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Lebanon

Handicap International’s teams in Lebanon are supporting Syrian refugees, providing emergency relief and crucially, offering access to rehabilitation care, prostheses and orthoses. In parallel, we are running a development programme to improve the involvement of disabled and vulnerable people in community life.

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Handicap International’s teams in Lebanon are supporting Syrian refugees, providing emergency relief and crucially, offering access to rehabilitation care, prostheses and orthoses. In parallel, we are running a development programme to improve the involvement of disabled and vulnerable people in community life.
Handicap International’s teams in Lebanon are supporting Syrian refugees, providing emergency relief and crucially, offering access to rehabilitation care, prostheses and orthoses. In parallel, we are running a development programme to improve the involvement of disabled and vulnerable people in community life.

Our actions

More than a million Syrians, half of them children, have fled the fighting in their home country to seek refuge in Lebanon. The majority of these refugees are living in tiny apartments, collective or makeshift shelters and unoccupied houses, with no resources at all.

Since the summer of 2012, Handicap International has been supporting these refugees, in particular in the north of Lebanon and the Bekaa Valley. The organisation has set up a series of “Disability and Vulnerability Focal Points”, both permanent and mobile. Their role is to ensure that the most vulnerable groups, including people with disabilities, receive the specific aid they need (distribution of crutches, wheelchairs, provision of prostheses, physiotherapy services, psychosocial support etc.) and are referred to other organisations where required. The organisation also provides physiotherapy and orthopaedic fitting services in the hospitals and clinics treating injured Syrian refugees.

More than 115,000 Syrian refugees in Lebanon have already benefited from these initiatives.

Handicap International is also carrying out mine clearance operations in the north of the country following the 2006 Israeli–Lebanese conflict. It also provides psychological and psychosocial support to Palestinian refugee children and is helping people with disabilities campaign for their rights.

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Change a life

Background

Syrian refugees now make up over a quarter of the Lebanese population. Fear and tension have been building within the country.

Syrian conflict

After more than four years, fighting is continuing in Syria, with thousands of people being forced to take refuge in Lebanon. There are currently 1.2 million refugees in the country. Among the new refugees, increasing numbers of vulnerable people are being identified.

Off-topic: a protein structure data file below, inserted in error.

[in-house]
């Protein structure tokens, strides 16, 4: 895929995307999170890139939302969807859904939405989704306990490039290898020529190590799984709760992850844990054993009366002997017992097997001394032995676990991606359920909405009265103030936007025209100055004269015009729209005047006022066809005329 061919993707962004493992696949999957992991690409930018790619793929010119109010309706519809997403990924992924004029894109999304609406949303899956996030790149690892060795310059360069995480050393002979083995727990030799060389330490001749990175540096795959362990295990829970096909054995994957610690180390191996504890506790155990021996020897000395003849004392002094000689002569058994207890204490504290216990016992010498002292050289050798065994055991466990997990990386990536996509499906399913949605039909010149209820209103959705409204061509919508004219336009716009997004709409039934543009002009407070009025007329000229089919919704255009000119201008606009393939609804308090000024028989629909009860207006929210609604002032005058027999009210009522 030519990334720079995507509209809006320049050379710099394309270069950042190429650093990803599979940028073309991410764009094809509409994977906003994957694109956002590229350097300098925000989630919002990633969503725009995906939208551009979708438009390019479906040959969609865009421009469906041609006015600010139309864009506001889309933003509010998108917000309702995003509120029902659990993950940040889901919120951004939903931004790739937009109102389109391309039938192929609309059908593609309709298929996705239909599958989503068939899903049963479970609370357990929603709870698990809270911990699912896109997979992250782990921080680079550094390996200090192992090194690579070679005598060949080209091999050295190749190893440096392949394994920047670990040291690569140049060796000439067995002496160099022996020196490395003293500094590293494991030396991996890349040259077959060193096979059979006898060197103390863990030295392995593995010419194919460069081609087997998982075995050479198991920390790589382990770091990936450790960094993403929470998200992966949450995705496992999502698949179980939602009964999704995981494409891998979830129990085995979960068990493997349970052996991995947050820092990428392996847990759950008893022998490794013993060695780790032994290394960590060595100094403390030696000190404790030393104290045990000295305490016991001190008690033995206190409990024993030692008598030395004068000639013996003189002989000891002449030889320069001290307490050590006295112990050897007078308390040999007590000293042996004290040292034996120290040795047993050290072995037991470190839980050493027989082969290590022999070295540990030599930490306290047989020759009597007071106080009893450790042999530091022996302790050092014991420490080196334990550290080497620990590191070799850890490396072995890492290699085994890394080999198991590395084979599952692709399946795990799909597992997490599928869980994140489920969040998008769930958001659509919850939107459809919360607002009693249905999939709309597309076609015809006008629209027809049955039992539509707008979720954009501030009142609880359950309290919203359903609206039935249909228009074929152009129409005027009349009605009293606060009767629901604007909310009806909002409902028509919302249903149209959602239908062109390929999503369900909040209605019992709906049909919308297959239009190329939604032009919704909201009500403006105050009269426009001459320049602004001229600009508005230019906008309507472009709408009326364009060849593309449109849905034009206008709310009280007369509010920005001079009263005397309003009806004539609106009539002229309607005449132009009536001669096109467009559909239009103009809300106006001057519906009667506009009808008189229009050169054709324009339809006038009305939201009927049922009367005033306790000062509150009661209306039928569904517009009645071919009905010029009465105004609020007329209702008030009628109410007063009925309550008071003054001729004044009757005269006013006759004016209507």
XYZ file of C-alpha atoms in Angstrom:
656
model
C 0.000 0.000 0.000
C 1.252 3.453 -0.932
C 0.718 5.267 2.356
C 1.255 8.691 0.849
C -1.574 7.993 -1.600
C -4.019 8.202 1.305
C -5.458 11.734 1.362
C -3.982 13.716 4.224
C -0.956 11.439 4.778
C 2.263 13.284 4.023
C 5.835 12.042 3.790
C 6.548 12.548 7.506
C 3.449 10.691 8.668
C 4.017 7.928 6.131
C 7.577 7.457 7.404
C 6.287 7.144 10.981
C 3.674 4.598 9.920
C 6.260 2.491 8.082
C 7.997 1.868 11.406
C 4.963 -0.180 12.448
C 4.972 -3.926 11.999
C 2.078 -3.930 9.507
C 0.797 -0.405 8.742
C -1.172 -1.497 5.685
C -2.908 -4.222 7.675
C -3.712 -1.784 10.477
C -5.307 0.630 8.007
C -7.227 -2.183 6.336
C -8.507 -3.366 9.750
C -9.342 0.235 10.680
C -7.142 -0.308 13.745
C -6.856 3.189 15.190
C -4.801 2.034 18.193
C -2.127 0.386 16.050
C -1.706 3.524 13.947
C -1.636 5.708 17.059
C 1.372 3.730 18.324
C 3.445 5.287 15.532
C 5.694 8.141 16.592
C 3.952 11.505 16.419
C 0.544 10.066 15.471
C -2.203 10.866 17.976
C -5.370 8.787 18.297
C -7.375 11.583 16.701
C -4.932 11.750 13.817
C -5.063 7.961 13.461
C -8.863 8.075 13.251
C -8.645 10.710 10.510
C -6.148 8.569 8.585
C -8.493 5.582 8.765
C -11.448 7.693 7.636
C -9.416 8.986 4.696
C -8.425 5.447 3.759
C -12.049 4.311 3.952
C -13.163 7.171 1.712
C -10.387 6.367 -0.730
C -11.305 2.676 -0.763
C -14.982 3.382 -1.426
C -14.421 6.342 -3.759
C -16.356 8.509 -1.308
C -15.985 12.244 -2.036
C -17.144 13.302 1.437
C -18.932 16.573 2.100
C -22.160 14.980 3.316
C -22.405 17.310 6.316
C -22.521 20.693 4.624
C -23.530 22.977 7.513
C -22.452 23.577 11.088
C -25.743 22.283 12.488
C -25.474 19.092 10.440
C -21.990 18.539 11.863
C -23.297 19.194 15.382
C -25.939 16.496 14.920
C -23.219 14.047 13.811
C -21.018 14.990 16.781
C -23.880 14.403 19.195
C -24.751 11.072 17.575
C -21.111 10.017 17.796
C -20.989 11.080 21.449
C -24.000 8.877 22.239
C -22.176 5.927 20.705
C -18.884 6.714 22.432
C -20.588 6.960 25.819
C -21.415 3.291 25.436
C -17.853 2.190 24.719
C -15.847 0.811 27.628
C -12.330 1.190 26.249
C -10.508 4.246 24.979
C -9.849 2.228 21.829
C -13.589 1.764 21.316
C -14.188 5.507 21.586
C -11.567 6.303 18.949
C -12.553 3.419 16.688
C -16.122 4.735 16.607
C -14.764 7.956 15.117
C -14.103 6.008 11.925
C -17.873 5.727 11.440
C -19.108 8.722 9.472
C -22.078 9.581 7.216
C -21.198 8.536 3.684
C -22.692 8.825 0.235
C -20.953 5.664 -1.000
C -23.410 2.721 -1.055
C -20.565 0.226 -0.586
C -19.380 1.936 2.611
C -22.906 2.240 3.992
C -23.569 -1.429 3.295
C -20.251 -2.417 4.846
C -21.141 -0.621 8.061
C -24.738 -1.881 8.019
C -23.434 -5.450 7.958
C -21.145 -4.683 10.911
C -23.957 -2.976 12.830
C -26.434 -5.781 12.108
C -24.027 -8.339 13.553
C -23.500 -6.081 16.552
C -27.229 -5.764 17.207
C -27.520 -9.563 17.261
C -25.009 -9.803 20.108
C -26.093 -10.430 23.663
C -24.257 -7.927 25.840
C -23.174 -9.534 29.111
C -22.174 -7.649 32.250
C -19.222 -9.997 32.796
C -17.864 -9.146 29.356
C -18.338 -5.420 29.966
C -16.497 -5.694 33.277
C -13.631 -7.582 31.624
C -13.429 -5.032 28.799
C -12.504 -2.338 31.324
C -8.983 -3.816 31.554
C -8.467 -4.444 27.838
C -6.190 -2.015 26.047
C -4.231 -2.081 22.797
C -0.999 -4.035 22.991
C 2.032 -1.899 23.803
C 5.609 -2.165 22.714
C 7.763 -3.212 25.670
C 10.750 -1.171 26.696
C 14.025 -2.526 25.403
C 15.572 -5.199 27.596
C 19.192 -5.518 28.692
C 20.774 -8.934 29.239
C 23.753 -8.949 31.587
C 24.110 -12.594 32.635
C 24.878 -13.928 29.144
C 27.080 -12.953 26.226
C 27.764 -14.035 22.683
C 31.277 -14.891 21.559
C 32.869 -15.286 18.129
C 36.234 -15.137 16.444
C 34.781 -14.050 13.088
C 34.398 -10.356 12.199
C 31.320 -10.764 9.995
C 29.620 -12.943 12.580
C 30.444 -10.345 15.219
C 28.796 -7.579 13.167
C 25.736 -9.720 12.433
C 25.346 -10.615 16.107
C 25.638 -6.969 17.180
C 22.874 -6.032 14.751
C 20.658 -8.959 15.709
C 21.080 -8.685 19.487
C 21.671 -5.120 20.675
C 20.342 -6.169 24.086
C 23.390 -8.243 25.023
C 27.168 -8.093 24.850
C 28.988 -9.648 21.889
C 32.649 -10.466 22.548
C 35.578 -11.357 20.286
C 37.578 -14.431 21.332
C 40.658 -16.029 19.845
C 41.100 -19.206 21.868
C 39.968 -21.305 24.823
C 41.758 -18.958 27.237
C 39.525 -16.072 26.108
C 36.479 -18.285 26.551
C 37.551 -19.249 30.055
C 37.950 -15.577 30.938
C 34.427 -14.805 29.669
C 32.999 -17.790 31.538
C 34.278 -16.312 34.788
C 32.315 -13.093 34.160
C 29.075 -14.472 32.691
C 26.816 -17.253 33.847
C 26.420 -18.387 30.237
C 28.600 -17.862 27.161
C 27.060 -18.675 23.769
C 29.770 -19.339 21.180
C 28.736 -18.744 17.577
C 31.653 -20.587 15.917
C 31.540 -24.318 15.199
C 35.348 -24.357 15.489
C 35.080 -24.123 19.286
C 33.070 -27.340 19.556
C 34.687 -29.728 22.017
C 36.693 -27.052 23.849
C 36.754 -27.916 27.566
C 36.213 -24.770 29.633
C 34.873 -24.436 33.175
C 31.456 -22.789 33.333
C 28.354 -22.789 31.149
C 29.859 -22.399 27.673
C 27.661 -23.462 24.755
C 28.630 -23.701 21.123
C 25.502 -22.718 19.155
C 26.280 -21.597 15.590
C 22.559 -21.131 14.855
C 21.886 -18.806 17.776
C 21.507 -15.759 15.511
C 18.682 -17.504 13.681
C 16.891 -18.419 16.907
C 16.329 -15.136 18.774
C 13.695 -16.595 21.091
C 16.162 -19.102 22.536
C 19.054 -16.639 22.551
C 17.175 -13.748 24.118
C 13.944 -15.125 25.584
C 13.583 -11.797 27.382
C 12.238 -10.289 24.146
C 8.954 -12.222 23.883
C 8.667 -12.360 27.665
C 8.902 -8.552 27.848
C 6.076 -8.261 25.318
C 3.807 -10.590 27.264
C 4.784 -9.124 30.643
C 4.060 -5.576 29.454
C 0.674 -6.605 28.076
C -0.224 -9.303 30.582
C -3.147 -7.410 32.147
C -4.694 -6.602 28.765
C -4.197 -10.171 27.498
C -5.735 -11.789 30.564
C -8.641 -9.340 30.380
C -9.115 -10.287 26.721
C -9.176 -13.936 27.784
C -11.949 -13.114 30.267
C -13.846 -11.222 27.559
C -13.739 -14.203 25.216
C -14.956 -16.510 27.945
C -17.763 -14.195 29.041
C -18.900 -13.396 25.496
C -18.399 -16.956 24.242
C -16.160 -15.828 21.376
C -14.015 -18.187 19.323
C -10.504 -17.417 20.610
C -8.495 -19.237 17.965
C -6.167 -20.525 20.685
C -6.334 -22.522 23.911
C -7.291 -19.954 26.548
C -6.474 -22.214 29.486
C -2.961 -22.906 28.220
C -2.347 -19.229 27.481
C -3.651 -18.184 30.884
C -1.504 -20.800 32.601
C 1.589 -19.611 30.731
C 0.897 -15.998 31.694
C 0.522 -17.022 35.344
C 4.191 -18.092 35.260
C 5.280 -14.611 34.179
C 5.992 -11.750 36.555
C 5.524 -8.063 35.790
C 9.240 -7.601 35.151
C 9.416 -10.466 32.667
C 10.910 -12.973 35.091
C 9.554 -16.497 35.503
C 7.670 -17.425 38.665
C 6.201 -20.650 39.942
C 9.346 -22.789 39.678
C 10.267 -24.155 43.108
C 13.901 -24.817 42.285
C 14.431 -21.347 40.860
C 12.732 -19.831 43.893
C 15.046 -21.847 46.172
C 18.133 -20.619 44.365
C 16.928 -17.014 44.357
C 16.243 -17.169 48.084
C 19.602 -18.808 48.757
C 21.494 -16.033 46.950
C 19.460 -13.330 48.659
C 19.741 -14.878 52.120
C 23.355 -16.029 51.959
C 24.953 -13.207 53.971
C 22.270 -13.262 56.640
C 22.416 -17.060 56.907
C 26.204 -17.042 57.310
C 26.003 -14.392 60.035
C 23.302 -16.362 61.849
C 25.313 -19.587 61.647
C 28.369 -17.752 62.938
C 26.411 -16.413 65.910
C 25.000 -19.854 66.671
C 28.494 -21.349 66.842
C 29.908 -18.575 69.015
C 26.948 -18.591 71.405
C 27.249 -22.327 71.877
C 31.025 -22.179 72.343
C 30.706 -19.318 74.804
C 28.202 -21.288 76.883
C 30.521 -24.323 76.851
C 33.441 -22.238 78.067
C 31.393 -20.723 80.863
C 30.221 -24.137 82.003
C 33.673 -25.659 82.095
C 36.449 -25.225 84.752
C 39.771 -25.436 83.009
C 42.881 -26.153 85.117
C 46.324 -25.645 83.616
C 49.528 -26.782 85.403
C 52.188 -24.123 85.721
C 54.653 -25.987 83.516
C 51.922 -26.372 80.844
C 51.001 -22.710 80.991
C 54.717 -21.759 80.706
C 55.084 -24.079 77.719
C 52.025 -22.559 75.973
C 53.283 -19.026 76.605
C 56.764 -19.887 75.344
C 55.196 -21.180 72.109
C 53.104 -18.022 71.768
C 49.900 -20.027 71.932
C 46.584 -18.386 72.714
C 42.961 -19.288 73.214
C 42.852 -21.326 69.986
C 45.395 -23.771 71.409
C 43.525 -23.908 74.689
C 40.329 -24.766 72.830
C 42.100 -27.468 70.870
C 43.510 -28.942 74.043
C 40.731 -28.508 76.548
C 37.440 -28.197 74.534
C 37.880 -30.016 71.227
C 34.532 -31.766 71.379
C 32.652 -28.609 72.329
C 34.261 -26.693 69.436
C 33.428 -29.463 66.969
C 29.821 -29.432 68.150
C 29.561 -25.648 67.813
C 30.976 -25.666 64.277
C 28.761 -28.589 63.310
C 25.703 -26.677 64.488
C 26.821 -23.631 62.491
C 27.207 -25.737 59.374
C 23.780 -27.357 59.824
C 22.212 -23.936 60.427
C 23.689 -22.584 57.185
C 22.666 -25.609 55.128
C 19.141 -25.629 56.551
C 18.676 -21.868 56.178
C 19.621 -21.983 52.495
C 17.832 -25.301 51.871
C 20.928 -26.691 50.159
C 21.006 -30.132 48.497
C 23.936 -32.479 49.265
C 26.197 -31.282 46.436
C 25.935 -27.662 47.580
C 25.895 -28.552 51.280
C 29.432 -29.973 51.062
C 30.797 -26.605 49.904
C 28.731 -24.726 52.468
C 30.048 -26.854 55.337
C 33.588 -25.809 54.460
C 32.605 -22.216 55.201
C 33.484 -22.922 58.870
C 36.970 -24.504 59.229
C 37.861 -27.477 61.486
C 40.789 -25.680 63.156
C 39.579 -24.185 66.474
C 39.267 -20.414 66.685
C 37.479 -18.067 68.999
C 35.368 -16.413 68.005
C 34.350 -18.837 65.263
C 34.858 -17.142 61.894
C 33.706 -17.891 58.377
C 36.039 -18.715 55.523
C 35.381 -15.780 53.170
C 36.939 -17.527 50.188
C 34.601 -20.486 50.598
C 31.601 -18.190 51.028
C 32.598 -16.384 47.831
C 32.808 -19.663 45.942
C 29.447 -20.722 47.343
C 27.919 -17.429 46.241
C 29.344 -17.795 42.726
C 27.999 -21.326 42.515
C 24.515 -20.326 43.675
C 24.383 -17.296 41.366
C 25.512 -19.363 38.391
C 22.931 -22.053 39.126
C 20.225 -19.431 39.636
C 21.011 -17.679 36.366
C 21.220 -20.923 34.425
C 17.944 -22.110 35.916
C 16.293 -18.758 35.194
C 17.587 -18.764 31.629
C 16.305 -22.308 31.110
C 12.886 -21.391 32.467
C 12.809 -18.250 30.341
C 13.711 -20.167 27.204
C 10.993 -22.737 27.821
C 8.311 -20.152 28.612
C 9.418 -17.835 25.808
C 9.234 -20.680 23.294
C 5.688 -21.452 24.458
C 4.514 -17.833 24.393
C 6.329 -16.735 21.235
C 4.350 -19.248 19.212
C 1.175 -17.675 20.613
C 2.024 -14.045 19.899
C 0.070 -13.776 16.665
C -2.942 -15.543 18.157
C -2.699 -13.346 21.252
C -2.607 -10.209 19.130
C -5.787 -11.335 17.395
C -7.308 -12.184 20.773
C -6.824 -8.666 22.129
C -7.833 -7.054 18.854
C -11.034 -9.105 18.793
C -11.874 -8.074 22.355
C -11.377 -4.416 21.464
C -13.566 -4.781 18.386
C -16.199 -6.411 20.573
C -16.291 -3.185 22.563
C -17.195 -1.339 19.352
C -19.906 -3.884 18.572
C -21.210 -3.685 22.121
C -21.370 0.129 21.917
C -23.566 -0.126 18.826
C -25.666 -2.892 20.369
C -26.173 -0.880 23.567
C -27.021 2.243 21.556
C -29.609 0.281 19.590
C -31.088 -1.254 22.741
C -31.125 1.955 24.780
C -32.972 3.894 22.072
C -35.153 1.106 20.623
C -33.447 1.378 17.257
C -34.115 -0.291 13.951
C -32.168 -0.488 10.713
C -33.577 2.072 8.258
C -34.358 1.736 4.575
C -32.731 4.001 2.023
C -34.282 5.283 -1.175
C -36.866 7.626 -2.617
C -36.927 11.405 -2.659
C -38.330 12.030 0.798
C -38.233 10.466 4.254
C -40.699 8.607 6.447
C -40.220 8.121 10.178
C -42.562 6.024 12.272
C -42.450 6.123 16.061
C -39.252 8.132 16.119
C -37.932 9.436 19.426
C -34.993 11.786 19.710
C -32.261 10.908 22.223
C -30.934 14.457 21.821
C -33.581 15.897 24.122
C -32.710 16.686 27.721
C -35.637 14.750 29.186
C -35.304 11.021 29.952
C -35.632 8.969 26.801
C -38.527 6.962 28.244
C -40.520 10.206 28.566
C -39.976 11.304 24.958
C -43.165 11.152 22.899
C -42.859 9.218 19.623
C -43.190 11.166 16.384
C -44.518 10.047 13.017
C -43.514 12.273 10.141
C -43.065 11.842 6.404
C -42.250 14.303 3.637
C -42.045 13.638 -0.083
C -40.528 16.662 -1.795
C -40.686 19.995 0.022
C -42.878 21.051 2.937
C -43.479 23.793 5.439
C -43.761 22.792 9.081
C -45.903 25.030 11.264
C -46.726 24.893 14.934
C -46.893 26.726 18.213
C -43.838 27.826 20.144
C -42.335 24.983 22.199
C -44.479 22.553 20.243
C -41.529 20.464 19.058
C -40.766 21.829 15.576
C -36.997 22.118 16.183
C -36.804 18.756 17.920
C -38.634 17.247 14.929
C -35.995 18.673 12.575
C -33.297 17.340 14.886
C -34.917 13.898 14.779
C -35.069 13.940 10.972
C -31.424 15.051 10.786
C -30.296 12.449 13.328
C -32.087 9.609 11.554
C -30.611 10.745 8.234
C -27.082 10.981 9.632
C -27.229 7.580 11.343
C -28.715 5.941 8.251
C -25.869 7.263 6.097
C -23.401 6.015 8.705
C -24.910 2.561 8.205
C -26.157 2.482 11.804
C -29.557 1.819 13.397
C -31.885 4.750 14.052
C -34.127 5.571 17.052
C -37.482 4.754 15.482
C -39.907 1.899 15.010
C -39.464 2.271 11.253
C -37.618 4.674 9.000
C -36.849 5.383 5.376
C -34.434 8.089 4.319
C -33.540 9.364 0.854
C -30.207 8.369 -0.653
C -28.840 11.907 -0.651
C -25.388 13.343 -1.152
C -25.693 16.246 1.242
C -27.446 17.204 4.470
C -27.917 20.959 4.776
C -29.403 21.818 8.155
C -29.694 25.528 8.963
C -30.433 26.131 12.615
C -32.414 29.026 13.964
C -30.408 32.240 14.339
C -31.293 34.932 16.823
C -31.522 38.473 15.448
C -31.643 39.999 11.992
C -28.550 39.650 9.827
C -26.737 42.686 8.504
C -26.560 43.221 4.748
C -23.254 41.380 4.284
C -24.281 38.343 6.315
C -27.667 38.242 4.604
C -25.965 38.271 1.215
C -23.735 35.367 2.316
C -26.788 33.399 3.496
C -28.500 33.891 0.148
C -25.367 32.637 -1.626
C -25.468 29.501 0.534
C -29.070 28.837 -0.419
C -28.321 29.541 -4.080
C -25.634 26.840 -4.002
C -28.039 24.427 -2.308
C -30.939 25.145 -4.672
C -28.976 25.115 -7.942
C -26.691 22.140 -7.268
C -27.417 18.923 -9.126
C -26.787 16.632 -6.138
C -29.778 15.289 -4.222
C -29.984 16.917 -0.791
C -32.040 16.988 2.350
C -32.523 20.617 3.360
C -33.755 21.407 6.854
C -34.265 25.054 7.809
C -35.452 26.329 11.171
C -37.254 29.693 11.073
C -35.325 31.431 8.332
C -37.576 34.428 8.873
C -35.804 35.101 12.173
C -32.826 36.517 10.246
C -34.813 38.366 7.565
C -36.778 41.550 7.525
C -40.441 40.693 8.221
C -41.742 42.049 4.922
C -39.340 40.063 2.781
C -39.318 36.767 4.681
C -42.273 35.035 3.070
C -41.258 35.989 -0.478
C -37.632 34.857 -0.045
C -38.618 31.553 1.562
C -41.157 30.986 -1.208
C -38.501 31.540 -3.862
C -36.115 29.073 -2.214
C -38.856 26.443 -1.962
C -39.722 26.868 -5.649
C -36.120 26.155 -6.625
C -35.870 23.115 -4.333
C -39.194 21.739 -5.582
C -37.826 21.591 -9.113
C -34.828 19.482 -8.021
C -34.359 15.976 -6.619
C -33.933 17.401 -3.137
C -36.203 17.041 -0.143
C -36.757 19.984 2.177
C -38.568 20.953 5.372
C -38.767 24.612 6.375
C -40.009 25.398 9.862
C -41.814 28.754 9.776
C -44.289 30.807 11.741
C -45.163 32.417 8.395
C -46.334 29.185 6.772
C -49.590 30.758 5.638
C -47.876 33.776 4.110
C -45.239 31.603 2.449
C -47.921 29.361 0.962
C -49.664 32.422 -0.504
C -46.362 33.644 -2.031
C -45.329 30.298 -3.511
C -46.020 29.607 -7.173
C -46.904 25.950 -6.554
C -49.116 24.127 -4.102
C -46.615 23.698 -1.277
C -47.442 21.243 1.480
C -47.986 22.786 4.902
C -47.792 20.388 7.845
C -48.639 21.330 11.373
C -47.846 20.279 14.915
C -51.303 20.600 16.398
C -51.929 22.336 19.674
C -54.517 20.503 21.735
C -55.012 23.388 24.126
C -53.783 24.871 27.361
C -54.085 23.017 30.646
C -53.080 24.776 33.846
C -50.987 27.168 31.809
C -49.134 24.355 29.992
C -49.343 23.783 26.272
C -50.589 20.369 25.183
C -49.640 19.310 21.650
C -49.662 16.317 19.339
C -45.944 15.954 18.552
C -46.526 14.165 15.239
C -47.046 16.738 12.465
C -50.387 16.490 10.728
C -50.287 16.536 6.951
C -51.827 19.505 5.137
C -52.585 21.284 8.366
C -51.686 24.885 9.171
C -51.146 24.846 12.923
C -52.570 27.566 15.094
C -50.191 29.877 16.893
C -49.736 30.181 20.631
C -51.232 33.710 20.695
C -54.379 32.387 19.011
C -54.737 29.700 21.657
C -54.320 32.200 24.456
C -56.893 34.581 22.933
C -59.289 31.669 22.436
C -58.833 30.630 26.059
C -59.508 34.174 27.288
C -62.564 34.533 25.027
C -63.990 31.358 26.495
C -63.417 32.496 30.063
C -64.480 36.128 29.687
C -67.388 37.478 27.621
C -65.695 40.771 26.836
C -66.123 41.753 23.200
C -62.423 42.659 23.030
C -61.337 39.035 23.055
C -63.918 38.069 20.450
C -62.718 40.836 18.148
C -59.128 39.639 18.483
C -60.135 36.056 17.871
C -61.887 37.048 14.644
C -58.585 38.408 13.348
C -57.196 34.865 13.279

In April 2014, a survey conducted in Lebanon and Jordan by Handicap International, working in collaboration with HelpAge International, found that 5.7% of refugees, i.e. more than 90,000 people, had serious injuries. In three out of four cases, these injuries will lead to a permanent disability due both to their severity and the lack of medical attention.

Palestinian refugees

Lebanon is home to a sizeable community of Palestinian refugees. According to the United Nations Relief and Works Agency for Palestine Refugees in the Near East (UNRWA) in 2013, some 455,000 Palestinian refugees were living in Lebanon. A total of 53% live in refugee camps, with the remainder housed in unofficial settlements. This community is more or less acknowledged by the Lebanese authorities. However, it is still very difficult for these people to access the country’s healthcare and education services.

Presence of landmines and explosive remnants of war

Fifteen years of civil war (1975-1990), followed by bombardments and fighting in 2006 and 2007, have taken a heavy toll in Lebanon. During the summer of 2006 alone, Israel dropped some 4 million cluster submunitions over Lebanon in under 72 hours. Even today, hundreds of thousands of unexploded cluster munitions pose a threat to the population.

Handicap International has been conducting mine clearance operations in Lebanon since 2006. Today, its demining teams are deployed in the north of the country, primarily on agricultural land.

Disability rights

Responding to the needs of people with disabilities is primarily focused on a package of specialist services, provided for the most part by local organisations. Campaigns have been undertaken to advance their rights, in particular by advocating for changes to the existing laws that will enable citizens with disabilities to live their lives in the same way as other people and enjoy the same rights. However, the implementation of policies and strategies to resolve disability-related issues is not systematic, particularly in the poorest or most remote regions. Generally speaking, people with disabilities in rural areas have very limited access to health, education and social protection services.

Number of HI staff members: 68 working on development programmes. In addition, some 500 people are involved in the response to the Syrian crisis in Lebanon, Jordan, Syria and Iraq.

Key figures Lebanon - Handicap International
Key figures Lebanon - Handicap International
WHERE your support HELPS

Partners

  • Psychosocial and psychological support

    • Family Guidance Centre (FGC) in the region of Tyr ;
    • Community Based Rehabilitation Association (CBRA) in Northern Lebanon ;
    • Palestinian Child and Youth Institute in Northern Lebanon.

    Weapons clearance

    Lebanese Mine Action Centre (LMAC)

    Empowerment of injured and disabled Syrian refugees

    • Arab NGO Network for Development (Lebanon)
    • Nujeen for Family Democratising Organisation (Iraq)